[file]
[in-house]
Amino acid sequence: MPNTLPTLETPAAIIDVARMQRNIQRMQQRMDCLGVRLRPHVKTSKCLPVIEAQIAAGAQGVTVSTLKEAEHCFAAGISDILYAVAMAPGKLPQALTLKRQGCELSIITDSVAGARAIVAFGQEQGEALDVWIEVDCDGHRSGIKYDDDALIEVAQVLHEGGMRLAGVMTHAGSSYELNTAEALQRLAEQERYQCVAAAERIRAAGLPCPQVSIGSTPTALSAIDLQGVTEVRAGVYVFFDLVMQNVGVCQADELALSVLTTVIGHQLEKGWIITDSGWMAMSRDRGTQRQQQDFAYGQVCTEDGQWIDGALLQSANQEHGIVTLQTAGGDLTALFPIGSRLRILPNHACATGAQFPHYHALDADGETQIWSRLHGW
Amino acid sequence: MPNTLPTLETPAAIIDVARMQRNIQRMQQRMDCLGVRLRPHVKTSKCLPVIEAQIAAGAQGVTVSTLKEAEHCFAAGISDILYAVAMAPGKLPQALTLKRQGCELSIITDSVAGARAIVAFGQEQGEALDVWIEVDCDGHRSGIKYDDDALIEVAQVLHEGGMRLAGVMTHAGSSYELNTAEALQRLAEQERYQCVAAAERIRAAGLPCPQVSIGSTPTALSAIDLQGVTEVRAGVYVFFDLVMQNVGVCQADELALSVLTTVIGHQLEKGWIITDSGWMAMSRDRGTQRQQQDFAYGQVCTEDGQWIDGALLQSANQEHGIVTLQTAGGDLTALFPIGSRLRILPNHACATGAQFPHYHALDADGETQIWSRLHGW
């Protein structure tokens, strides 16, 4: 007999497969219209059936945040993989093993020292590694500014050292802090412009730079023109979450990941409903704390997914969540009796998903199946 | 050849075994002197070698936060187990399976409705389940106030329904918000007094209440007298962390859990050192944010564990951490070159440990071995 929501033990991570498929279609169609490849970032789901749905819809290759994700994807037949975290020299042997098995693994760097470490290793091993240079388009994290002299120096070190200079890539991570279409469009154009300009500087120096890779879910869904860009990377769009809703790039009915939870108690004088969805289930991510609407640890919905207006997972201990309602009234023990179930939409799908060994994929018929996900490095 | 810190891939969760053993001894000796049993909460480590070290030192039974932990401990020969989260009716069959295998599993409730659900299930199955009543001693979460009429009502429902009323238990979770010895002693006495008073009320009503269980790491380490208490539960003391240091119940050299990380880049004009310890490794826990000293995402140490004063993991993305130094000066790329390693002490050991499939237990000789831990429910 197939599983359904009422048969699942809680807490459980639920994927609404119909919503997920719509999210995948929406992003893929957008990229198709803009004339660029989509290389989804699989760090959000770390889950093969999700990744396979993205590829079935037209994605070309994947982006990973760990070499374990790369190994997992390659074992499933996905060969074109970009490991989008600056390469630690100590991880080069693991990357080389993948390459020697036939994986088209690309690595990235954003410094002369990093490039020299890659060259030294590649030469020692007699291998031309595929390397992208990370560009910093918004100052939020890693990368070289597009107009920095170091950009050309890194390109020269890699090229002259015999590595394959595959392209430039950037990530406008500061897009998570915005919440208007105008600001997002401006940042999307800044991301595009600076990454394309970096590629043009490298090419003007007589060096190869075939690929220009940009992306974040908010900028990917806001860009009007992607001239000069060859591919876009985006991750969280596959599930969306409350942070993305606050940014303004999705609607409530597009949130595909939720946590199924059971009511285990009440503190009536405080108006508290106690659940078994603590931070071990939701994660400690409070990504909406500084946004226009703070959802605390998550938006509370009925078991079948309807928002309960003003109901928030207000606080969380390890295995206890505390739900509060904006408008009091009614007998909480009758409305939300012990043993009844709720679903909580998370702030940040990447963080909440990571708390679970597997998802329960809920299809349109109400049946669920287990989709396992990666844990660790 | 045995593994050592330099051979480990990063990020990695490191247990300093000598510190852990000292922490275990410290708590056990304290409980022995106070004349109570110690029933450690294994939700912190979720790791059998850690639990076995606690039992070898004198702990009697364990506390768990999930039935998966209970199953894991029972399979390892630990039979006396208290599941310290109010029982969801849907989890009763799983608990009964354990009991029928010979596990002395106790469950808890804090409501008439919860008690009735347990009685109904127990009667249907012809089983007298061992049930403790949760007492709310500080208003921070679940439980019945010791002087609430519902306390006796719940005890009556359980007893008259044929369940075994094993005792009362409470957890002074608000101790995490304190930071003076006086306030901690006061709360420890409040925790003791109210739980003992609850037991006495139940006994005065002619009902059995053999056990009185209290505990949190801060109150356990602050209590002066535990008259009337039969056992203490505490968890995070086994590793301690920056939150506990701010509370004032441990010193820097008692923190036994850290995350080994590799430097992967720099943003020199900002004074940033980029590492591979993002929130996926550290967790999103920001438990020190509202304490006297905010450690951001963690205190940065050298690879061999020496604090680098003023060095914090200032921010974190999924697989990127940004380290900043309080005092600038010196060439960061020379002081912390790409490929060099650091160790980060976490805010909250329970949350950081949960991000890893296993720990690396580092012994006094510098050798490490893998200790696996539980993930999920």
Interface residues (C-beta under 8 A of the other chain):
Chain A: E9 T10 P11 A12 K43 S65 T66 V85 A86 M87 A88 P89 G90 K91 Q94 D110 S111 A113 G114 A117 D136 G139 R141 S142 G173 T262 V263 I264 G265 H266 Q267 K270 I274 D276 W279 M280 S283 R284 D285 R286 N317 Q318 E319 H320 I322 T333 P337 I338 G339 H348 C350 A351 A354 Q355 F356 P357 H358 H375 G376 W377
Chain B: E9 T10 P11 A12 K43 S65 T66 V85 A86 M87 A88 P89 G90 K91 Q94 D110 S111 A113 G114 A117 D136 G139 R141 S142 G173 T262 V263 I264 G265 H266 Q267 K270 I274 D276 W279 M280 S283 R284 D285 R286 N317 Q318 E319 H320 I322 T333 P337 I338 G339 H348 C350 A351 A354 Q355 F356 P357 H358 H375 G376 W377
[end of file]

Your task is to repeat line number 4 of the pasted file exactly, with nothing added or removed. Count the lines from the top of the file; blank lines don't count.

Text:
């Protein structure tokens, strides 16, 4: 007999497969219209059936945040993989093993020292590694500014050292802090412009730079023109979450990941409903704390997914969540009796998903199946 | 050849075994002197070698936060187990399976409705389940106030329904918000007094209440007298962390859990050192944010564990951490070159440990071995 929501033990991570498929279609169609490849970032789901749905819809290759994700994807037949975290020299042997098995693994760097470490290793091993240079388009994290002299120096070190200079890539991570279409469009154009300009500087120096890779879910869904860009990377769009809703790039009915939870108690004088969805289930991510609407640890919905207006997972201990309602009234023990179930939409799908060994994929018929996900490095 | 810190891939969760053993001894000796049993909460480590070290030192039974932990401990020969989260009716069959295998599993409730659900299930199955009543001693979460009429009502429902009323238990979770010895002693006495008073009320009503269980790491380490208490539960003391240091119940050299990380880049004009310890490794826990000293995402140490004063993991993305130094000066790329390693002490050991499939237990000789831990429910 197939599983359904009422048969699942809680807490459980639920994927609404119909919503997920719509999210995948929406992003893929957008990229198709803009004339660029989509290389989804699989760090959000770390889950093969999700990744396979993205590829079935037209994605070309994947982006990973760990070499374990790369190994997992390659074992499933996905060969074109970009490991989008600056390469630690100590991880080069693991990357080389993948390459020697036939994986088209690309690595990235954003410094002369990093490039020299890659060259030294590649030469020692007699291998031309595929390397992208990370560009910093918004100052939020890693990368070289597009107009920095170091950009050309890194390109020269890699090229002259015999590595394959595959392209430039950037990530406008500061897009998570915005919440208007105008600001997002401006940042999307800044991301595009600076990454394309970096590629043009490298090419003007007589060096190869075939690929220009940009992306974040908010900028990917806001860009009007992607001239000069060859591919876009985006991750969280596959599930969306409350942070993305606050940014303004999705609607409530597009949130595909939720946590199924059971009511285990009440503190009536405080108006508290106690659940078994603590931070071990939701994660400690409070990504909406500084946004226009703070959802605390998550938006509370009925078991079948309807928002309960003003109901928030207000606080969380390890295995206890505390739900509060904006408008009091009614007998909480009758409305939300012990043993009844709720679903909580998370702030940040990447963080909440990571708390679970597997998802329960809920299809349109109400049946669920287990989709396992990666844990660790 | 045995593994050592330099051979480990990063990020990695490191247990300093000598510190852990000292922490275990410290708590056990304290409980022995106070004349109570110690029933450690294994939700912190979720790791059998850690639990076995606690039992070898004198702990009697364990506390768990999930039935998966209970199953894991029972399979390892630990039979006396208290599941310290109010029982969801849907989890009763799983608990009964354990009991029928010979596990002395106790469950808890804090409501008439919860008690009735347990009685109904127990009667249907012809089983007298061992049930403790949760007492709310500080208003921070679940439980019945010791002087609430519902306390006796719940005890009556359980007893008259044929369940075994094993005792009362409470957890002074608000101790995490304190930071003076006086306030901690006061709360420890409040925790003791109210739980003992609850037991006495139940006994005065002619009902059995053999056990009185209290505990949190801060109150356990602050209590002066535990008259009337039969056992203490505490968890995070086994590793301690920056939150506990701010509370004032441990010193820097008692923190036994850290995350080994590799430097992967720099943003020199900002004074940033980029590492591979993002929130996926550290967790999103920001438990020190509202304490006297905010450690951001963690205190940065050298690879061999020496604090680098003023060095914090200032921010974190999924697989990127940004380290900043309080005092600038010196060439960061020379002081912390790409490929060099650091160790980060976490805010909250329970949350950081949960991000890893296993720990690396580092012994006094510098050798490490893998200790696996539980993930999920």